1. “Absolutely Sweet Marie” (1966). Smokin’ organ riffs and Dylan’s wildest harmonica wailing spur the music into a gallop. But the best verbal moment is the couplet “Well, anybody can be just like me, obviously, / but then, now again, not too many can be like you, fortunately,” which are also the only lines that Jason & the Scorchers changed (for the worse) in their otherwise definitive cow-punk rendition. (George Harrison’s at the Thirtieth Anniversary Celebration was just so much Concert for Bangladesh by comparison.) Many an honest outlaw prefers the line “But to live outside the law you must be honest” (come to think of it, Jason & the Scorchers changed that line too--by adding “darlin’”), but that's just the old honor-among-thieves theme expressed in different words, which is maybe how Dylan later ended up on a Sopranos soundtrack.
2. “All Along the Watchtower” (1968). The best verse is the second one, in which Dylan kicks the penny-ante, Godot-lite existential despair so prevalent in 1968 to the curb then revisits his honesty-among-outlaws theme by putting “So let us not talk falsely now” in the mouth of the Thief. But would anyone consider this initially acoustic, three-verse sketch of a song a classic if Jimi Hendrix hadn’t plugged it in and dropped it into the cultural bathwater, thus inspiring Dylan himself to electrify it on the ’74 tour and forever after that (except on MTV Unplugged), eventually making it the song he would perform in concert more than any other? Maybe not. But Hendrix did plug it in.
3. “All I Really Want to Do” (1964). Dylan’s funniest song up to and maybe including The Basement Tapes and the Traveling Wilburys. Obviously Dylan found it amusing too, as he couldn’t get through the cockamamie rhymes with a straight face. Usually, one only laughs at his own jokes when they first pop into his head and catch him by surprise, so I’m guessing Dylan hadn’t written it too long before the tapes got rolling. (I know that one of the world’s several thousand Dylan books has probably already detailed the circumstances of this song’s composition, but I quit reading Dylan books after my 136th.) And you have to love the yodeling, as effective a slap in the face of protest-folk’s grimness as the Going Electric would be one year later. But, speaking as someone who used to have in-laws and who therefore now refuses to have anything to do with women whose parents are still alive, I sing along to “I don’t want to meet your kin” with not only relish but ketchup and mustard too.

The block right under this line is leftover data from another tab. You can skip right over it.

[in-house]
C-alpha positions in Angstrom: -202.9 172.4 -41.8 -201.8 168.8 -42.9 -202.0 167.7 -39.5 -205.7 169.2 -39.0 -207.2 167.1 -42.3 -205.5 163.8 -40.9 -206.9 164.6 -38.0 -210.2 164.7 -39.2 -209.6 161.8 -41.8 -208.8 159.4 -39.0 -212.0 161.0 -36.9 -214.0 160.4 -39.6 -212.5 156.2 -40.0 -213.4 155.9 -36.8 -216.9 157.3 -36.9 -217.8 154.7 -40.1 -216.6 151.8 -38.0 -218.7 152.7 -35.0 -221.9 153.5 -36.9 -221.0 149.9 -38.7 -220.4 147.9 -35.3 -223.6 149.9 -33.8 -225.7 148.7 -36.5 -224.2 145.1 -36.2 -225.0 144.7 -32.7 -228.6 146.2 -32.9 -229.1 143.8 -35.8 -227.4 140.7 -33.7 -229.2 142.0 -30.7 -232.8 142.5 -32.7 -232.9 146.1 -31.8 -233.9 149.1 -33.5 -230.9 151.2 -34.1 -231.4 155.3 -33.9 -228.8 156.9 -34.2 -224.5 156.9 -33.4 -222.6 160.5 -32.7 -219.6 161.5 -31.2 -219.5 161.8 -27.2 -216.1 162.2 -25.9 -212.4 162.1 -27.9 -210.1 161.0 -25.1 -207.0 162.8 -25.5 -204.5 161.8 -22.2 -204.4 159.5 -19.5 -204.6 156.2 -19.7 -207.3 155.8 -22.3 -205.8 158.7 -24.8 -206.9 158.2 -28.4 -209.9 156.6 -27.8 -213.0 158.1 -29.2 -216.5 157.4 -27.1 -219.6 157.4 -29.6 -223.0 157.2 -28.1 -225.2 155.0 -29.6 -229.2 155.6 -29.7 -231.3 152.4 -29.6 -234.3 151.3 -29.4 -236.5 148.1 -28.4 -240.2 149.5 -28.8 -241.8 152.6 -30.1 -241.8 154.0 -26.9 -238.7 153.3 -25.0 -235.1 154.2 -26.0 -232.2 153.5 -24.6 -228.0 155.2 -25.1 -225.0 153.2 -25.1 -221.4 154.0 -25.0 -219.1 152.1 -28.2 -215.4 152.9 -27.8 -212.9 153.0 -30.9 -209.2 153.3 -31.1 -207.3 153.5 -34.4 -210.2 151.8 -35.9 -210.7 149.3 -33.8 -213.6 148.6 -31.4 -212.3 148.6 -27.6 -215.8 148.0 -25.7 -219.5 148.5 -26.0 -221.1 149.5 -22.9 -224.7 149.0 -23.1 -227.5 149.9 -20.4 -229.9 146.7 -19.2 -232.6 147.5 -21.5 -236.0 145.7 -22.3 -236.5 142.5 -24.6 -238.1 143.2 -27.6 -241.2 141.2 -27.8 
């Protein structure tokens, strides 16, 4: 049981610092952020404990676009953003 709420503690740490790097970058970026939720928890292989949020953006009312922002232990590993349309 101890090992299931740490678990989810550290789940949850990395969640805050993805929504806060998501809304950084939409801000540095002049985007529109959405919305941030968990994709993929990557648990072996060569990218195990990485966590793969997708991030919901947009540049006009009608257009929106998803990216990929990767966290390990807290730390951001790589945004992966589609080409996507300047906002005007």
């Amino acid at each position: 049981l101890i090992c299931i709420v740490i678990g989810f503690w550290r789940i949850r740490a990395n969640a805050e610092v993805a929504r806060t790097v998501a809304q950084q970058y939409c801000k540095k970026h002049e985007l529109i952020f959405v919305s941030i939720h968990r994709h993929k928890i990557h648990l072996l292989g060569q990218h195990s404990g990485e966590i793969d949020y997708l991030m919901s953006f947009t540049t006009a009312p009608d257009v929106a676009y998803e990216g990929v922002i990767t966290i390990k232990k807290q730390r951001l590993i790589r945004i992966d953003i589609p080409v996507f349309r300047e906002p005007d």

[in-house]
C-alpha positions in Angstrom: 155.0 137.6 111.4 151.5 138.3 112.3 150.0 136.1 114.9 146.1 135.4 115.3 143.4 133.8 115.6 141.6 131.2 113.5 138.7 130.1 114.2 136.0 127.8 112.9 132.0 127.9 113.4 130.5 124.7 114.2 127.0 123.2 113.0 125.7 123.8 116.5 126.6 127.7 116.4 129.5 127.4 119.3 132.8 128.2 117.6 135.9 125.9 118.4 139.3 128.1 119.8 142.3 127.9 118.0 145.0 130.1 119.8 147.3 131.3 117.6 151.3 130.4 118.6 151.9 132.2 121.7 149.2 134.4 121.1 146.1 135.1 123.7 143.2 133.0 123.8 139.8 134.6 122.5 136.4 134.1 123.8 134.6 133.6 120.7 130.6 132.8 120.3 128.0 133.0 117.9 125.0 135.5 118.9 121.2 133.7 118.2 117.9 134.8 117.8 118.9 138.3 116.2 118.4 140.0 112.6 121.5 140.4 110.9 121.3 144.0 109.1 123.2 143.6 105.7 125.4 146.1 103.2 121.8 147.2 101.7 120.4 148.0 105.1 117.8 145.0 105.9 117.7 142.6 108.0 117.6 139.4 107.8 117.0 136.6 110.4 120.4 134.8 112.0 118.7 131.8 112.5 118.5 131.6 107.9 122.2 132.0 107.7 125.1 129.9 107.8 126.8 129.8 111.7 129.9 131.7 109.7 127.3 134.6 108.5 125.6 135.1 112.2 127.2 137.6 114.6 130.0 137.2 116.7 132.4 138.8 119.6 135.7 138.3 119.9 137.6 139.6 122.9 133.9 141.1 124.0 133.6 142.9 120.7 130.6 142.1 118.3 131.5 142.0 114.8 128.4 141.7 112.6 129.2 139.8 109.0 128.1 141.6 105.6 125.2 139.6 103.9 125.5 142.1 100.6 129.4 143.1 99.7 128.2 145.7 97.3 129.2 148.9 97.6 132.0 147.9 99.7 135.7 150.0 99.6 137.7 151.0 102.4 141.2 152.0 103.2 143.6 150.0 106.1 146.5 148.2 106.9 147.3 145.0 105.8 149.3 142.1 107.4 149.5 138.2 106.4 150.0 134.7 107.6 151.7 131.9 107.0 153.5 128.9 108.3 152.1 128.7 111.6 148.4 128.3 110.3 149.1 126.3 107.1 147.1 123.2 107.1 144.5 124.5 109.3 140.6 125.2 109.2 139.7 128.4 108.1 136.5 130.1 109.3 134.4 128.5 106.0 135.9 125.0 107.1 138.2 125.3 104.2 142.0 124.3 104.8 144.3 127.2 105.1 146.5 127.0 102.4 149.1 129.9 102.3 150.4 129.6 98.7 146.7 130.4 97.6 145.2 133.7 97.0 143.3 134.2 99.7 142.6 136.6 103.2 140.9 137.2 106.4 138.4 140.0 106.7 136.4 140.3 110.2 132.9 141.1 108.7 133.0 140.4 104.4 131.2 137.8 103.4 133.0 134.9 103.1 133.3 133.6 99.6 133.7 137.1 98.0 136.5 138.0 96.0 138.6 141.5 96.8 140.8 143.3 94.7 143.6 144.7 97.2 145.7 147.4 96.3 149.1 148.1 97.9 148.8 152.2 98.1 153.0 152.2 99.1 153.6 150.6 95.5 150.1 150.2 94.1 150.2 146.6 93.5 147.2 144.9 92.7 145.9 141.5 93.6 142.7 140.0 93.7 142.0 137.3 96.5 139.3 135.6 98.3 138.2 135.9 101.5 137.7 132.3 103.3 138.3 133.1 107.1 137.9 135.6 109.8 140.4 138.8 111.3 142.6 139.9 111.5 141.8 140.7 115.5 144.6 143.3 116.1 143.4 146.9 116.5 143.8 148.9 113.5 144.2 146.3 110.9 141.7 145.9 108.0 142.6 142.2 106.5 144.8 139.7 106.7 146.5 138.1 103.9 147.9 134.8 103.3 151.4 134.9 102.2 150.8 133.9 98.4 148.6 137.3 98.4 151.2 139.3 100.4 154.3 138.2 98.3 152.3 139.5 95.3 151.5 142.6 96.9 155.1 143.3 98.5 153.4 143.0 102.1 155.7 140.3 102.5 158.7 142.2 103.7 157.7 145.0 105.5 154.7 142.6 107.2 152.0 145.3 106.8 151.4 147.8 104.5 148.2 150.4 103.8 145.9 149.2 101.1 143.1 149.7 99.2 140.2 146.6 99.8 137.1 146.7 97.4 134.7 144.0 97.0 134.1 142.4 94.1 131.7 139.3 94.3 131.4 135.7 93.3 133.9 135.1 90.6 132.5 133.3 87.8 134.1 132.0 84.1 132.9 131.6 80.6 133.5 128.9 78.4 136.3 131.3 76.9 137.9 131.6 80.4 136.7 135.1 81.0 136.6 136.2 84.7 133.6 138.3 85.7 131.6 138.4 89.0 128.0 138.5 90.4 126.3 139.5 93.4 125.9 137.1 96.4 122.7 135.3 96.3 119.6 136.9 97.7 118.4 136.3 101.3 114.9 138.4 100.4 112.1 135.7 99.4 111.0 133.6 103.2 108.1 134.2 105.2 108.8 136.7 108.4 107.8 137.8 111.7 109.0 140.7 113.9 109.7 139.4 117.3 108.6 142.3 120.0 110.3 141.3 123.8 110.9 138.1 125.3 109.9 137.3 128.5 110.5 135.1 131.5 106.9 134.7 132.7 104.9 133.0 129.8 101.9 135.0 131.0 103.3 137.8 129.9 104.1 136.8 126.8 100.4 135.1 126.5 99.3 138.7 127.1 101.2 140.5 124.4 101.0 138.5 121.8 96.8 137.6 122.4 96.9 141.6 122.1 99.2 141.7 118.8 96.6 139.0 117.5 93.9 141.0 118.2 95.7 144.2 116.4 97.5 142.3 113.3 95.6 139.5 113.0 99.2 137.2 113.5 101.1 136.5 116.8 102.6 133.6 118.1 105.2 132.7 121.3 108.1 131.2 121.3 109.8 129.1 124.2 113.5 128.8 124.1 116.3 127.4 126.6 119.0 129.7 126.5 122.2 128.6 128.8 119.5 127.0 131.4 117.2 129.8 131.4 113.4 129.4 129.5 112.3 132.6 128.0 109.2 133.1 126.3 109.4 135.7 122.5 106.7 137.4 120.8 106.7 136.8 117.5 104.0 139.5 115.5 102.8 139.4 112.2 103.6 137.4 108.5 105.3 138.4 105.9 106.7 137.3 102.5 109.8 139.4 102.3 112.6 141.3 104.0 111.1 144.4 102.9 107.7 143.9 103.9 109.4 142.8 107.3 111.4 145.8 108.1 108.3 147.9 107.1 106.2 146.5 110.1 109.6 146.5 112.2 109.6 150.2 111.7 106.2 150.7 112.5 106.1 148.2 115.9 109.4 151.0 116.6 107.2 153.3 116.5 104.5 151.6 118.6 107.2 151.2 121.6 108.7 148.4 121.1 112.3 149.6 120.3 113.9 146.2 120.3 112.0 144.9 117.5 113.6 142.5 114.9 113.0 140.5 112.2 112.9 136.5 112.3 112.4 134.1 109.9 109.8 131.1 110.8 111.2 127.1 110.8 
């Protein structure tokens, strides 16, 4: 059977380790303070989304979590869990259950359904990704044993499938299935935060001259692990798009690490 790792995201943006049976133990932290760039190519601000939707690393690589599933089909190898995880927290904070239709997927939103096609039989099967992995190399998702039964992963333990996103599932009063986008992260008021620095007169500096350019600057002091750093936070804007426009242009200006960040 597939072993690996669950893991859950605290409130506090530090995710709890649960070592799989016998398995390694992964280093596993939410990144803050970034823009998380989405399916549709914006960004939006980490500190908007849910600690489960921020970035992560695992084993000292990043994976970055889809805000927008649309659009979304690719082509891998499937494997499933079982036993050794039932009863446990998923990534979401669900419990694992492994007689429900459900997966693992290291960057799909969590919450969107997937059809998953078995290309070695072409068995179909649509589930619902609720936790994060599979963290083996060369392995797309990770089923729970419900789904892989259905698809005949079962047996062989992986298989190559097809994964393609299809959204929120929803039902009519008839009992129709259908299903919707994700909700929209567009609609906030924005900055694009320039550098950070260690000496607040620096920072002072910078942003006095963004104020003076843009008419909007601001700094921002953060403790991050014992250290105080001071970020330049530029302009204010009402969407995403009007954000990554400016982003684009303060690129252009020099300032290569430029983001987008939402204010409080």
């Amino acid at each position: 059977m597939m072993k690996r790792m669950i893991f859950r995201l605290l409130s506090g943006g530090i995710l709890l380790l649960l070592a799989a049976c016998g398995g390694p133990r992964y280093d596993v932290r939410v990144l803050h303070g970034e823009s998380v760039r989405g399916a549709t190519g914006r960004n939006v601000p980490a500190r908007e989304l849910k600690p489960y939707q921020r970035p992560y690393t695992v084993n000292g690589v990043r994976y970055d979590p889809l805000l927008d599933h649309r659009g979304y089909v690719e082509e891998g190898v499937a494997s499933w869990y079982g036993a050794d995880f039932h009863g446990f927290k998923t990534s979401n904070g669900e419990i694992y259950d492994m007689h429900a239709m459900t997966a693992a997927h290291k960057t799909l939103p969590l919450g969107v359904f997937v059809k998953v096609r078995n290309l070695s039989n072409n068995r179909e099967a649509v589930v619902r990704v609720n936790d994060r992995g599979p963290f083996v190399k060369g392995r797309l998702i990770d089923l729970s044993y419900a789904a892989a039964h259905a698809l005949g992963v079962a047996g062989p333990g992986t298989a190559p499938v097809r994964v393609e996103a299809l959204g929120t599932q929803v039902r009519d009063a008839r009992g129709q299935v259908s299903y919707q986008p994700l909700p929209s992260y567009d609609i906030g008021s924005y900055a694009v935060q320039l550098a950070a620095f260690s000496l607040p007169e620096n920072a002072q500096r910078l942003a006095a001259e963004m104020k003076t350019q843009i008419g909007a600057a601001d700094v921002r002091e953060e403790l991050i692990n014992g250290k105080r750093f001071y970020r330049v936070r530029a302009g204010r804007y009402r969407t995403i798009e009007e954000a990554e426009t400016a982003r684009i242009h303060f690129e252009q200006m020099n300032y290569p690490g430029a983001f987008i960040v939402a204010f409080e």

4. “All over You” (1963). Dylan’s second-funniest song up to and maybe including The Basement Tapes and the Traveling Wilburys. And speaking of the Wilburys, the third verse (“Well, you cut me like a jigsaw puzzle / You made me to a walkin’ wreck / Then you pushed my heart through my backbone / Then you knocked off my head from my neck”--a verse missing from the live Town Hall version) would’ve fit in very nicely with that bunch of woman-bedeviled funsters’ misogynistic jokes.
5. “All the Tired Horses” (1970). Yeah, it’s a few syllables too long for haiku. And Dylan doesn’t sing on it. And it’s from his “worst” album. But Self Portrait is not Dylan’s worst album. It's simply 180 degrees away from what his audience wanted from him after the mellow and mellower twofer of John Wesley Harding and Nashville Skyline. (As a fan, I’d like to say he hasn’t made his worst album yet, but that would be to deny the existence of Knocked Out Loaded and Down in the Groove.) And Delores Edgin, Hilda Harris, Carol Montgomery, June Page, Albertine Robinson, and Maretha Stewart--who do sing on the song--not only floated their voices into a soothing glow evocative of sunsets on a lonesome prairie horizon but, by repeating the song’s only two lines for three minutes and twelve seconds, also softened up a generation of rock-and-roll fans for Steve Reich and Philip Glass.
(Bob Dylan's Top-Ten 21st-Century Love Couplets: http://arsenioorteza.blogspot.com/2010/07/bob-dylans-top-10-21st-century-love.html)